This lightweight, water-based primer slips over the skin and sets to a matte finish that does a good job keeping excess shine in check, at least for a few hours. As with any mattifying product, whether labeled "primer" or something else, how long the effect lasts depends on how oily your skin is and the other products you apply, both skin care and makeup.
Although we'd love to recommend this affordable primer, it contains several natural ingredients known to be irritating—and irritation makes oily skin worse, not better (see More Info for details). This also contains fragrance, while most foundation primers are fragrance-free, which is always better for skin.
- Works well to absorb excess oil, keeping skin fresh and matte.
- Lightweight texture and silky finish.
- Does little to minimize enlarged pores.
- Contains some plant-based irritants that can make oily skin worse.
Applying irritating ingredients to oily skin stimulates excess oil production at the base of the pores, so skin ends up being more oily and pores become (or stay) enlarged. If you want to see improvements in oily skin, the best approach is to treat your skin gently with effective products designed to absorb excess oil, exfoliate inside the pore, and help normalize pore function (Sources: Clinical Dermatology, September-October 2004, pages 360–366; and Dermatology, January 2003, pages 17–23).
Prevents oil breakthrough. Minimizes large pores.
Water, Cyclopentasiloxane, Dimethicone/Divinyl Dimethicone/Silsesquioxane Crosspolymer, Butylene Glycol, Hydroxyethyl Acrylate/Sodium Acryloyldimethyl Taurate Copolymer, Magnesium Aluminum Silicate, Glycerin, DMDM Hydantoin, Phytic Acid, Polysorbate 60, Squalane, Xanthan Gum, Cinnamomum Zeylanicum Bark Extract, Glycyrrhiza Glabra Root Extract (Licorice), Poterium Officinale Root Extract, Rumex Occidentalis Extract, Zingiber Officinale (Ginger) Root Extract, Fragrance, Acer Saccharum (Sugar Maple) Extract, Citrus Aurantium Dulcis (Orange) Fruit Extract , Citrus Medica Limonum (Lemon) Fruit Extract, Saccharum Officinarum (Sugar Cane) Extract, Vaccinium Myrtillus Extract (Bilberry), Achillea Millefolium (Yarrow) Extract, Alchemilla Vulgaris (Lady's Mantle) Extract, Malva Sylvestris (Mallow) Flower Extract, Melissa Officinalis (Lemon Balm) Extract, Mentha Piperita (Peppermint) Leaf Extract, Primula Veris Extract, Veronica Officinalis Extract, Chamomilla Recutita (Matricaria) Flower Extract, Cucumis Sativa Fruit Extract (Cucumber), Iodopropynyl Butylcarbamate, Aloe Vera (Aloe Barbadensis) Leaf Powder, Ascorbyl Methylsilanol Pectinate.
The skin-care collection from Iman isn't nearly as comprehensive or helpful as the makeup. It is clear from the inconsistencies that Iman (or the people who created her line) is not up to speed on several key skin-care issues, not the least of which is sun protection. There are a few winners in the skin-care selection, but far more disappointments than there should be, and that weakens things overall.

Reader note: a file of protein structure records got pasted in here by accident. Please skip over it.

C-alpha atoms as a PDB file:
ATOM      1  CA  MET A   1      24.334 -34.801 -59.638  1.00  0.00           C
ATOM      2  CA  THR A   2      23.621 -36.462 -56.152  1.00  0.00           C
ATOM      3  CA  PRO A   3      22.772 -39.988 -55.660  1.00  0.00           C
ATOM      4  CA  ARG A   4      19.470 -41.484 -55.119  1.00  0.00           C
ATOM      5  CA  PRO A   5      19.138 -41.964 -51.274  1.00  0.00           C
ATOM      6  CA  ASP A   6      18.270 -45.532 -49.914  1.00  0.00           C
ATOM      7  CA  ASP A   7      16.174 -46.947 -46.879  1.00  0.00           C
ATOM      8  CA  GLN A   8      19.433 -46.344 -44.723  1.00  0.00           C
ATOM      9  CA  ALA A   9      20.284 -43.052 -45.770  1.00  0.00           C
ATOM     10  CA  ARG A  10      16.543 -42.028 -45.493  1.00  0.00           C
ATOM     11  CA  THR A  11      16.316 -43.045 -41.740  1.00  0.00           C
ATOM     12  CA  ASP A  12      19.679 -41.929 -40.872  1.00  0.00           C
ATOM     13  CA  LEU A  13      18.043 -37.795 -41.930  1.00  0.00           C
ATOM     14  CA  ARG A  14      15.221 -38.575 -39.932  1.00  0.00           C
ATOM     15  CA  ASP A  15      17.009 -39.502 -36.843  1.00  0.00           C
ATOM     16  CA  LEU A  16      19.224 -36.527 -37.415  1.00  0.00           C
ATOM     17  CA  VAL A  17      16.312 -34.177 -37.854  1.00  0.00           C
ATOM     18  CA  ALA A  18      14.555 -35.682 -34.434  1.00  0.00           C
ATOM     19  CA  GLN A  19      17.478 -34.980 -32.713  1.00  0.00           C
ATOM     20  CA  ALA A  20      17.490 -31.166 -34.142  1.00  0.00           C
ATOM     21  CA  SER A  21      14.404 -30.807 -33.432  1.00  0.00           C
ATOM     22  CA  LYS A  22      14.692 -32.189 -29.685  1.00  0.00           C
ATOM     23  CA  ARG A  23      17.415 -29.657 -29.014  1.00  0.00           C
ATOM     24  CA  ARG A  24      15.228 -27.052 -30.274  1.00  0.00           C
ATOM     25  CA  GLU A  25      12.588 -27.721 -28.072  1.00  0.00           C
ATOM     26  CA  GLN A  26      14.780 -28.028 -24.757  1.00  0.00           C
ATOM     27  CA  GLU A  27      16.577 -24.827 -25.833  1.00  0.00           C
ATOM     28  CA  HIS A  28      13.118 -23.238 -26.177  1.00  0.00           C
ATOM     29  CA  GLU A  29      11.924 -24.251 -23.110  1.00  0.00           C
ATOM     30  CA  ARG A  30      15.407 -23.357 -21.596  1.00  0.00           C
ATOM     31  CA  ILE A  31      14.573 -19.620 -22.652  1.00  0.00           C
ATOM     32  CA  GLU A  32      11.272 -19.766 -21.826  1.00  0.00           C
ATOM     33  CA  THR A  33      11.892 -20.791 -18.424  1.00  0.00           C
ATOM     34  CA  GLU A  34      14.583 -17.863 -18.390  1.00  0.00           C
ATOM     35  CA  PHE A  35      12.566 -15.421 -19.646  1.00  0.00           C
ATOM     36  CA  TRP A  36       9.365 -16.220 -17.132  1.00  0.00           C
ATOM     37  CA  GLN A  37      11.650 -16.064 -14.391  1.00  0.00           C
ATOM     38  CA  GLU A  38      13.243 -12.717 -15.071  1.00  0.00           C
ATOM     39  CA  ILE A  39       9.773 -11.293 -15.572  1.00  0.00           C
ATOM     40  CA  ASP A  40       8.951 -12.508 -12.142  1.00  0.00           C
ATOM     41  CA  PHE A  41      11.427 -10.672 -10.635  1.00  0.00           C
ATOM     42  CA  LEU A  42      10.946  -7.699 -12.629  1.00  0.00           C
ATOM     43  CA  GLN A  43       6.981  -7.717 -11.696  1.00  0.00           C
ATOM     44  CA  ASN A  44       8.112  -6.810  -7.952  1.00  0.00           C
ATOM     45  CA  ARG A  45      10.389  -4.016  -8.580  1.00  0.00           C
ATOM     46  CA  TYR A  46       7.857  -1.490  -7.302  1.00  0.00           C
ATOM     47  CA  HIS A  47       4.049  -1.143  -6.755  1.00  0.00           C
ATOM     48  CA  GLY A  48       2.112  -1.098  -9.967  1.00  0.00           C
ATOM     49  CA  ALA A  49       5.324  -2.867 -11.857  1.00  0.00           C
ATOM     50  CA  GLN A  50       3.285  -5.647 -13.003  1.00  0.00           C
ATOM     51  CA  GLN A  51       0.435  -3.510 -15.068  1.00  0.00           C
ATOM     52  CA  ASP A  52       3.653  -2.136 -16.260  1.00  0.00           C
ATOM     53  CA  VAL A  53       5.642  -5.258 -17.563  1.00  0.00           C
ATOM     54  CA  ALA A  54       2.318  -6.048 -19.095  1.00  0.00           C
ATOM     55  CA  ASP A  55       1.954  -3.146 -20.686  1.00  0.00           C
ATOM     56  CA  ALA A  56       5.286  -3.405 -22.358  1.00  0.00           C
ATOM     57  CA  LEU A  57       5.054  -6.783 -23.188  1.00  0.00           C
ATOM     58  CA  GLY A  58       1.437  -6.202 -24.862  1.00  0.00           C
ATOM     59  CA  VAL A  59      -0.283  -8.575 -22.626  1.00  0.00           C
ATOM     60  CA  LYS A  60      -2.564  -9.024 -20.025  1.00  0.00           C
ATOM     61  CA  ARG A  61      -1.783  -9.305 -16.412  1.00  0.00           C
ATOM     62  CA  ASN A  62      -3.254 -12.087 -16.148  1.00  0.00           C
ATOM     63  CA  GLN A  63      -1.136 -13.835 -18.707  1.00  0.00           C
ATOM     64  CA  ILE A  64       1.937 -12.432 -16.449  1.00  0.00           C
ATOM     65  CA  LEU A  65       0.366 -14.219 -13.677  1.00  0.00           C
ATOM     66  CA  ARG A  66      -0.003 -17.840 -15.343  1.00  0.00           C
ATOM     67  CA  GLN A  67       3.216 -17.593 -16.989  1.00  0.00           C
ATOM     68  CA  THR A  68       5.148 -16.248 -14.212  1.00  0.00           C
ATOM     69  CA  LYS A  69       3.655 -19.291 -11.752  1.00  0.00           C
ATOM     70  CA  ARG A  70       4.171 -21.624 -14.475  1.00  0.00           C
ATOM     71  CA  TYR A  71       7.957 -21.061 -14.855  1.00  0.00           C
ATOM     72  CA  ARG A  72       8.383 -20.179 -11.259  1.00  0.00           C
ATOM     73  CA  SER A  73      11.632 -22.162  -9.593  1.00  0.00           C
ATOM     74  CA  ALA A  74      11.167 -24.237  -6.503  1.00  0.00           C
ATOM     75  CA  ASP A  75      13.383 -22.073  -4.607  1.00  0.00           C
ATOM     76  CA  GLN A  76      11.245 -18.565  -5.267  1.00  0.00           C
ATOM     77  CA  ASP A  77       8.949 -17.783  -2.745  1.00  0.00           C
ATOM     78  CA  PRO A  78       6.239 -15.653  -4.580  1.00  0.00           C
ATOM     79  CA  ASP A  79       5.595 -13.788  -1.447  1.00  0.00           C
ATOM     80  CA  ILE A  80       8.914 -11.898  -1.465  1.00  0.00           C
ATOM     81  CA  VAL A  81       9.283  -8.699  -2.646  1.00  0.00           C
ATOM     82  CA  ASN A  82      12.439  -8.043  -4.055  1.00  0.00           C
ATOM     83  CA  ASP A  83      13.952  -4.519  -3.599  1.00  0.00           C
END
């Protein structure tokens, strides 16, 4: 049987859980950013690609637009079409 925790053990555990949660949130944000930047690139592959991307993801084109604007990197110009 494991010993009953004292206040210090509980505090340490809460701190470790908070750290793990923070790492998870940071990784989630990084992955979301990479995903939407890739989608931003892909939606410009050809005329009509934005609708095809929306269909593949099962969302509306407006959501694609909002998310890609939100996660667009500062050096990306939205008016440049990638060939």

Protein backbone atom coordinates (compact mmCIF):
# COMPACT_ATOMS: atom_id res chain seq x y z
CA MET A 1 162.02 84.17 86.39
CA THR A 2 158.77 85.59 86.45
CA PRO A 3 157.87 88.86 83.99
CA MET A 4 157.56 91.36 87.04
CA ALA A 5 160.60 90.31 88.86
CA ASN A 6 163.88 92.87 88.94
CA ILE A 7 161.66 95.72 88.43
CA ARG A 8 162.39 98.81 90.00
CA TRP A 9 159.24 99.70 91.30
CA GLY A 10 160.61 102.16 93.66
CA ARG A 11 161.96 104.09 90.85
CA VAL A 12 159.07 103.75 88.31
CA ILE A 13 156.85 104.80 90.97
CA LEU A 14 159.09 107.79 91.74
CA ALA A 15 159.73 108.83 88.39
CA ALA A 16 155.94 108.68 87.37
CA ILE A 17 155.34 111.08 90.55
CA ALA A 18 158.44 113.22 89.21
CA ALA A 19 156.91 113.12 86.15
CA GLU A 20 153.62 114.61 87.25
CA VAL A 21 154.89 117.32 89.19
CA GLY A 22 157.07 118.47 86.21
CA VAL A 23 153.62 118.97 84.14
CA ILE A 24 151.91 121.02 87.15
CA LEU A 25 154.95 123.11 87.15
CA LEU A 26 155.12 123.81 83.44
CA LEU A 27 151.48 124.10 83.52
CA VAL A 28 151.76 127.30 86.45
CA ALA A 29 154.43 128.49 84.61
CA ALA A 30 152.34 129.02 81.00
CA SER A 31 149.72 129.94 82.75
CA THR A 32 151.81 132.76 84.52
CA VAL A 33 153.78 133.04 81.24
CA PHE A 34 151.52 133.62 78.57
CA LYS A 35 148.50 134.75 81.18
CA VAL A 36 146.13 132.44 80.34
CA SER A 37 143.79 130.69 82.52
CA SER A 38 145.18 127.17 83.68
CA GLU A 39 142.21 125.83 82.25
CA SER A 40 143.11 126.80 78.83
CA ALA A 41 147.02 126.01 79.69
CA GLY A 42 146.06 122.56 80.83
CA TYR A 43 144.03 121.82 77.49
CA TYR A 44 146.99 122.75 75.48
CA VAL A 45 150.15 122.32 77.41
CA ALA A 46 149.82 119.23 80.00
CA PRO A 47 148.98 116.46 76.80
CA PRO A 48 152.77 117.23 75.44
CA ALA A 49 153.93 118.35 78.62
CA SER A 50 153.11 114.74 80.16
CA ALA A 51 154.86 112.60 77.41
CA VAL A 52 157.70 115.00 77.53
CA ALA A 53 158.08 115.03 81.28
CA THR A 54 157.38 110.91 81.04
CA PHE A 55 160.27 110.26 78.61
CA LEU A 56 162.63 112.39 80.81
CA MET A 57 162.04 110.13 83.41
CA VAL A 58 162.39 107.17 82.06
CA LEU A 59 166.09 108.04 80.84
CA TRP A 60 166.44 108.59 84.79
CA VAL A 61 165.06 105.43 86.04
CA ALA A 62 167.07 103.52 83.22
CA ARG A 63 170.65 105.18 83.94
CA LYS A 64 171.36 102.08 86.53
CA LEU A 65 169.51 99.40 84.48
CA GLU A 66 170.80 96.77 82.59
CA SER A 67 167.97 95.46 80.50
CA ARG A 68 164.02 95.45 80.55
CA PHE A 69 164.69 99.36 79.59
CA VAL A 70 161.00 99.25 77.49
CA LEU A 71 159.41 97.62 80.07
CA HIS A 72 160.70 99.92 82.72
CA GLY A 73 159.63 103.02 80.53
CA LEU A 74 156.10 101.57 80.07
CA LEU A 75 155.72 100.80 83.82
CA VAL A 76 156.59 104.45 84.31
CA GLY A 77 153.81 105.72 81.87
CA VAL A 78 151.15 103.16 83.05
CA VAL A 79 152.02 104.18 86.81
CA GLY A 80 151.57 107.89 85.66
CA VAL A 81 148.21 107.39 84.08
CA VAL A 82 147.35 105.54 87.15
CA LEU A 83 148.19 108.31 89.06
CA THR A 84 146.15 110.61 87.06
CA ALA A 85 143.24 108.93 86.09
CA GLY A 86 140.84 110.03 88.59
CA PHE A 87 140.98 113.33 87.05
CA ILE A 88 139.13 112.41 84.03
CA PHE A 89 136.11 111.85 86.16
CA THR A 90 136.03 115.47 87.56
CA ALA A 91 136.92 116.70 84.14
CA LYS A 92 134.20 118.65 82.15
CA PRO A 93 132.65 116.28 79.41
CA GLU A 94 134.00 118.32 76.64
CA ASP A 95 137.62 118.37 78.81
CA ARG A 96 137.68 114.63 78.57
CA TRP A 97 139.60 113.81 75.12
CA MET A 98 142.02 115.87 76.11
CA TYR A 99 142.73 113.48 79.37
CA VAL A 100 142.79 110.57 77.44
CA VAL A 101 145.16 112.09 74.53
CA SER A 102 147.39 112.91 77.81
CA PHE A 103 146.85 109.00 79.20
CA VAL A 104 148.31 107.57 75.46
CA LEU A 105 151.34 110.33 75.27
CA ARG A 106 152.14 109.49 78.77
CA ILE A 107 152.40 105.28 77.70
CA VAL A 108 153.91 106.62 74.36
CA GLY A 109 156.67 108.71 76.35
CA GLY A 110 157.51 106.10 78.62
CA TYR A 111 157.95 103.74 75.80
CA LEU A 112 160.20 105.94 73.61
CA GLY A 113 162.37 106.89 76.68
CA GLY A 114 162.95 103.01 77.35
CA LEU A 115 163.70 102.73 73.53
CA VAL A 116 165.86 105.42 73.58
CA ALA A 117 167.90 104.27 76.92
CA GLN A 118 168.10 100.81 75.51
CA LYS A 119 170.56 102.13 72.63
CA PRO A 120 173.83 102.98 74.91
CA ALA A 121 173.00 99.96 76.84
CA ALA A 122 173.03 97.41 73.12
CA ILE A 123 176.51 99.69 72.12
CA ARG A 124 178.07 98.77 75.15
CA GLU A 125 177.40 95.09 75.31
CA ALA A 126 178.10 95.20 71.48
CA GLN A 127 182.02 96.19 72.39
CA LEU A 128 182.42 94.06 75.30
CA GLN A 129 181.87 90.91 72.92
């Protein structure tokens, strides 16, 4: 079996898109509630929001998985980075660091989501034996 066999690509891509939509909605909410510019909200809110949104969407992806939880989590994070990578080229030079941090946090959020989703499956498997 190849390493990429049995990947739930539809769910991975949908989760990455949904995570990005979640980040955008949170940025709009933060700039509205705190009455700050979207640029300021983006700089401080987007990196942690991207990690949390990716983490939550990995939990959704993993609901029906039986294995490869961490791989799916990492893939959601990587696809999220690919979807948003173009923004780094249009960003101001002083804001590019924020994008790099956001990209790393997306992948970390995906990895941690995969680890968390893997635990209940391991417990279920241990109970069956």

For more information about Iman, call (877) 367-4626 or visit www.imanbeauty.com.
Iman's makeup debuted in 1994 and at the time was a formidable collection of products built around the needs of women of color, whether of African-American, Asian, or Latina descent. Although that is still the backbone of the line, the products haven't received much attention since the previous edition of this book. As a result, many of them have fallen behind by not keeping pace with formulary advancements, including newer pigment technology.
The foundation shade range remains decent, but the formulas are severely out of date, especially noticeable in the area of inadequate sun protection. Reasons to shop this line (if you can find it, but we'll get to that in a minute) are the silky-smooth face powders and the densely pigmented eyeshadows and lipsticks (though the lipsticks aren't for anyone prone to feathering, and the lip liner is too creamy to anchor lipstick).
Distribution-wise, Iman is no longer sold in department stores. Once a mainstay at JCPenney, the line was left looking for a home when this retailer disbanded its cosmetics department. Where is Iman sold now? In the south and in California you'll find it at select Walgreens, Wal-Mart, and Target stores. On the East Coast it's available at Walgreens and Duane Reade. Several states do not offer the product line at all, including Arizona, the Dakotas, Hawaii, Kansas, Massachusetts, Nevada, New Hampshire, Oregon, Pennsylvania, and Wisconsin. It is occasionally carried in select Ulta boutiques. This uneven distribution isn't all that bad, however, because most of the major cosmetics players are ably serving women of color in the way Iman originally intended but for whatever reason didn't maintain.
Note: The products below are representative of what was advertised on Iman's Web site. Other Web sites, such as www.walgreens.com, offer additional Iman makeup items, but they are old stock and are no longer promoted on Iman's namesake site. In other words, buyer beware, because who knows how old those products really are.